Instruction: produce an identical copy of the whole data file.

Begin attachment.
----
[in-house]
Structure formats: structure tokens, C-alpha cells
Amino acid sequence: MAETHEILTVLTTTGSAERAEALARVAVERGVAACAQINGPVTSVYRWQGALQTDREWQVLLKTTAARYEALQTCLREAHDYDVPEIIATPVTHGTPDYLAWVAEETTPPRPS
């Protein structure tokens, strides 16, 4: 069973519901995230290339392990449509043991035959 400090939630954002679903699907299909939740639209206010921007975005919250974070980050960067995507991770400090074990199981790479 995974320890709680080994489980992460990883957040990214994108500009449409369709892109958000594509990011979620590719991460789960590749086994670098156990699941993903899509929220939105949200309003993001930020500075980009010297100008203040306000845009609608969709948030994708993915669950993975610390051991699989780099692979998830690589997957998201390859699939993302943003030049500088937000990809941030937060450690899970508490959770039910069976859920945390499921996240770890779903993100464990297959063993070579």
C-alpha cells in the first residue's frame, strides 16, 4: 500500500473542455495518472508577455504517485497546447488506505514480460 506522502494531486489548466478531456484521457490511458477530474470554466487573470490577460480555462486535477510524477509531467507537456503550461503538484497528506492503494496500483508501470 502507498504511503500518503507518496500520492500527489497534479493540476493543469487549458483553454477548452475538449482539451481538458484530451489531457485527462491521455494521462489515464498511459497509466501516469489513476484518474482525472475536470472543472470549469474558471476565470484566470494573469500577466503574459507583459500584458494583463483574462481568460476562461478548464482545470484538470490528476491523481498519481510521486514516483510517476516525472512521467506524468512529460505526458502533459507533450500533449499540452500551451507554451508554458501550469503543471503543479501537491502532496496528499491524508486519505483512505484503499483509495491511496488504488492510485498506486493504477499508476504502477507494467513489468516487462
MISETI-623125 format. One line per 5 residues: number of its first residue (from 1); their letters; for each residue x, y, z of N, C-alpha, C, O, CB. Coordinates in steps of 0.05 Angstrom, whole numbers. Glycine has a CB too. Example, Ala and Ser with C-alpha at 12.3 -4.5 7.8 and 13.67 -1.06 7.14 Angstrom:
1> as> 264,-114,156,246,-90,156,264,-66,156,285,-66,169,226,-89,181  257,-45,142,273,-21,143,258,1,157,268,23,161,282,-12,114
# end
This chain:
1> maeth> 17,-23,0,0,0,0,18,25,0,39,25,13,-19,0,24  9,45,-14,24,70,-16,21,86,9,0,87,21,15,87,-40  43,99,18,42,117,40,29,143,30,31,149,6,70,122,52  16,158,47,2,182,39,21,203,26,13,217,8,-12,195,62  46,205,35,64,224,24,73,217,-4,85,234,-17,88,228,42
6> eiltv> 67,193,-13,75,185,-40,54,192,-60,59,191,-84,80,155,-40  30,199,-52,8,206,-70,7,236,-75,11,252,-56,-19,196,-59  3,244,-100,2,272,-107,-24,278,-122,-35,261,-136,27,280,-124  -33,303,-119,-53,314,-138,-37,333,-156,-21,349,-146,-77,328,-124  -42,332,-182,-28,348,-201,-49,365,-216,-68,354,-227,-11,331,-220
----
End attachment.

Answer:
[in-house]
Structure formats: structure tokens, C-alpha cells
Amino acid sequence: MAETHEILTVLTTTGSAERAEALARVAVERGVAACAQINGPVTSVYRWQGALQTDREWQVLLKTTAARYEALQTCLREAHDYDVPEIIATPVTHGTPDYLAWVAEETTPPRPS
């Protein structure tokens, strides 16, 4: 069973519901995230290339392990449509043991035959 400090939630954002679903699907299909939740639209206010921007975005919250974070980050960067995507991770400090074990199981790479 995974320890709680080994489980992460990883957040990214994108500009449409369709892109958000594509990011979620590719991460789960590749086994670098156990699941993903899509929220939105949200309003993001930020500075980009010297100008203040306000845009609608969709948030994708993915669950993975610390051991699989780099692979998830690589997957998201390859699939993302943003030049500088937000990809941030937060450690899970508490959770039910069976859920945390499921996240770890779903993100464990297959063993070579």
C-alpha cells in the first residue's frame, strides 16, 4: 500500500473542455495518472508577455504517485497546447488506505514480460 506522502494531486489548466478531456484521457490511458477530474470554466487573470490577460480555462486535477510524477509531467507537456503550461503538484497528506492503494496500483508501470 502507498504511503500518503507518496500520492500527489497534479493540476493543469487549458483553454477548452475538449482539451481538458484530451489531457485527462491521455494521462489515464498511459497509466501516469489513476484518474482525472475536470472543472470549469474558471476565470484566470494573469500577466503574459507583459500584458494583463483574462481568460476562461478548464482545470484538470490528476491523481498519481510521486514516483510517476516525472512521467506524468512529460505526458502533459507533450500533449499540452500551451507554451508554458501550469503543471503543479501537491502532496496528499491524508486519505483512505484503499483509495491511496488504488492510485498506486493504477499508476504502477507494467513489468516487462
MISETI-623125 format. One line per 5 residues: number of its first residue (from 1); their letters; for each residue x, y, z of N, C-alpha, C, O, CB. Coordinates in steps of 0.05 Angstrom, whole numbers. Glycine has a CB too. Example, Ala and Ser with C-alpha at 12.3 -4.5 7.8 and 13.67 -1.06 7.14 Angstrom:
1> as> 264,-114,156,246,-90,156,264,-66,156,285,-66,169,226,-89,181  257,-45,142,273,-21,143,258,1,157,268,23,161,282,-12,114
# end
This chain:
1> maeth> 17,-23,0,0,0,0,18,25,0,39,25,13,-19,0,24  9,45,-14,24,70,-16,21,86,9,0,87,21,15,87,-40  43,99,18,42,117,40,29,143,30,31,149,6,70,122,52  16,158,47,2,182,39,21,203,26,13,217,8,-12,195,62  46,205,35,64,224,24,73,217,-4,85,234,-17,88,228,42
6> eiltv> 67,193,-13,75,185,-40,54,192,-60,59,191,-84,80,155,-40  30,199,-52,8,206,-70,7,236,-75,11,252,-56,-19,196,-59  3,244,-100,2,272,-107,-24,278,-122,-35,261,-136,27,280,-124  -33,303,-119,-53,314,-138,-37,333,-156,-21,349,-146,-77,328,-124  -42,332,-182,-28,348,-201,-49,365,-216,-68,354,-227,-11,331,-220